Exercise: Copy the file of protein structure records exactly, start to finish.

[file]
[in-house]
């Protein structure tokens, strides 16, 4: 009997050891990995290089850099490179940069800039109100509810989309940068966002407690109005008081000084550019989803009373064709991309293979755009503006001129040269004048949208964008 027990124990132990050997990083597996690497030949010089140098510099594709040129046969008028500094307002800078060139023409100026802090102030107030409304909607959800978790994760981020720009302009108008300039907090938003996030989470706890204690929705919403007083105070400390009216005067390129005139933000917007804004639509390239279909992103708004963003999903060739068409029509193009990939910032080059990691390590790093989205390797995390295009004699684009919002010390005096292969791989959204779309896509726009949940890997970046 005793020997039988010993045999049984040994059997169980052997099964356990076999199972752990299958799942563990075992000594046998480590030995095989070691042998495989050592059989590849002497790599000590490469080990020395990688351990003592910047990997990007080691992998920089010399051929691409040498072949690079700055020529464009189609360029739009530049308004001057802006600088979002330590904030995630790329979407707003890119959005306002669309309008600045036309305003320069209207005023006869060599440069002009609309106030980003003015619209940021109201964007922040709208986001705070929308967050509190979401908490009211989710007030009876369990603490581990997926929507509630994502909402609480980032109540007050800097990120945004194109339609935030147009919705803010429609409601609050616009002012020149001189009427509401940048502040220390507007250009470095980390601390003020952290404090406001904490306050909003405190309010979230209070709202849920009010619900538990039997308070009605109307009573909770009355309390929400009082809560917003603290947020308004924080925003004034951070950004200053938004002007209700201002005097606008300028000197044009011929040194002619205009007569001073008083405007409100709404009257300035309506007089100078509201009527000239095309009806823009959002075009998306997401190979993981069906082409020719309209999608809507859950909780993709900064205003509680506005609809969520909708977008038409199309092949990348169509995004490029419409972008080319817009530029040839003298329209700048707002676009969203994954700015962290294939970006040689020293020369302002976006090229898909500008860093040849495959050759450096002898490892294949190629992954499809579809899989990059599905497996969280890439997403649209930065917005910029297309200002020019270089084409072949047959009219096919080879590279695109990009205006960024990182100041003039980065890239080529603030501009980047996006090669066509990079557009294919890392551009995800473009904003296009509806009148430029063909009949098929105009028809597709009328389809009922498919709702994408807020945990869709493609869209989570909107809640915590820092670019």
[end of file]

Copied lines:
[in-house]
């Protein structure tokens, strides 16, 4: 009997050891990995290089850099490179940069800039109100509810989309940068966002407690109005008081000084550019989803009373064709991309293979755009503006001129040269004048949208964008 027990124990132990050997990083597996690497030949010089140098510099594709040129046969008028500094307002800078060139023409100026802090102030107030409304909607959800978790994760981020720009302009108008300039907090938003996030989470706890204690929705919403007083105070400390009216005067390129005139933000917007804004639509390239279909992103708004963003999903060739068409029509193009990939910032080059990691390590790093989205390797995390295009004699684009919002010390005096292969791989959204779309896509726009949940890997970046 005793020997039988010993045999049984040994059997169980052997099964356990076999199972752990299958799942563990075992000594046998480590030995095989070691042998495989050592059989590849002497790599000590490469080990020395990688351990003592910047990997990007080691992998920089010399051929691409040498072949690079700055020529464009189609360029739009530049308004001057802006600088979002330590904030995630790329979407707003890119959005306002669309309008600045036309305003320069209207005023006869060599440069002009609309106030980003003015619209940021109201964007922040709208986001705070929308967050509190979401908490009211989710007030009876369990603490581990997926929507509630994502909402609480980032109540007050800097990120945004194109339609935030147009919705803010429609409601609050616009002012020149001189009427509401940048502040220390507007250009470095980390601390003020952290404090406001904490306050909003405190309010979230209070709202849920009010619900538990039997308070009605109307009573909770009355309390929400009082809560917003603290947020308004924080925003004034951070950004200053938004002007209700201002005097606008300028000197044009011929040194002619205009007569001073008083405007409100709404009257300035309506007089100078509201009527000239095309009806823009959002075009998306997401190979993981069906082409020719309209999608809507859950909780993709900064205003509680506005609809969520909708977008038409199309092949990348169509995004490029419409972008080319817009530029040839003298329209700048707002676009969203994954700015962290294939970006040689020293020369302002976006090229898909500008860093040849495959050759450096002898490892294949190629992954499809579809899989990059599905497996969280890439997403649209930065917005910029297309200002020019270089084409072949047959009219096919080879590279695109990009205006960024990182100041003039980065890239080529603030501009980047996006090669066509990079557009294919890392551009995800473009904003296009509806009148430029063909009949098929105009028809597709009328389809009922498919709702994408807020945990869709493609869209989570909107809640915590820092670019």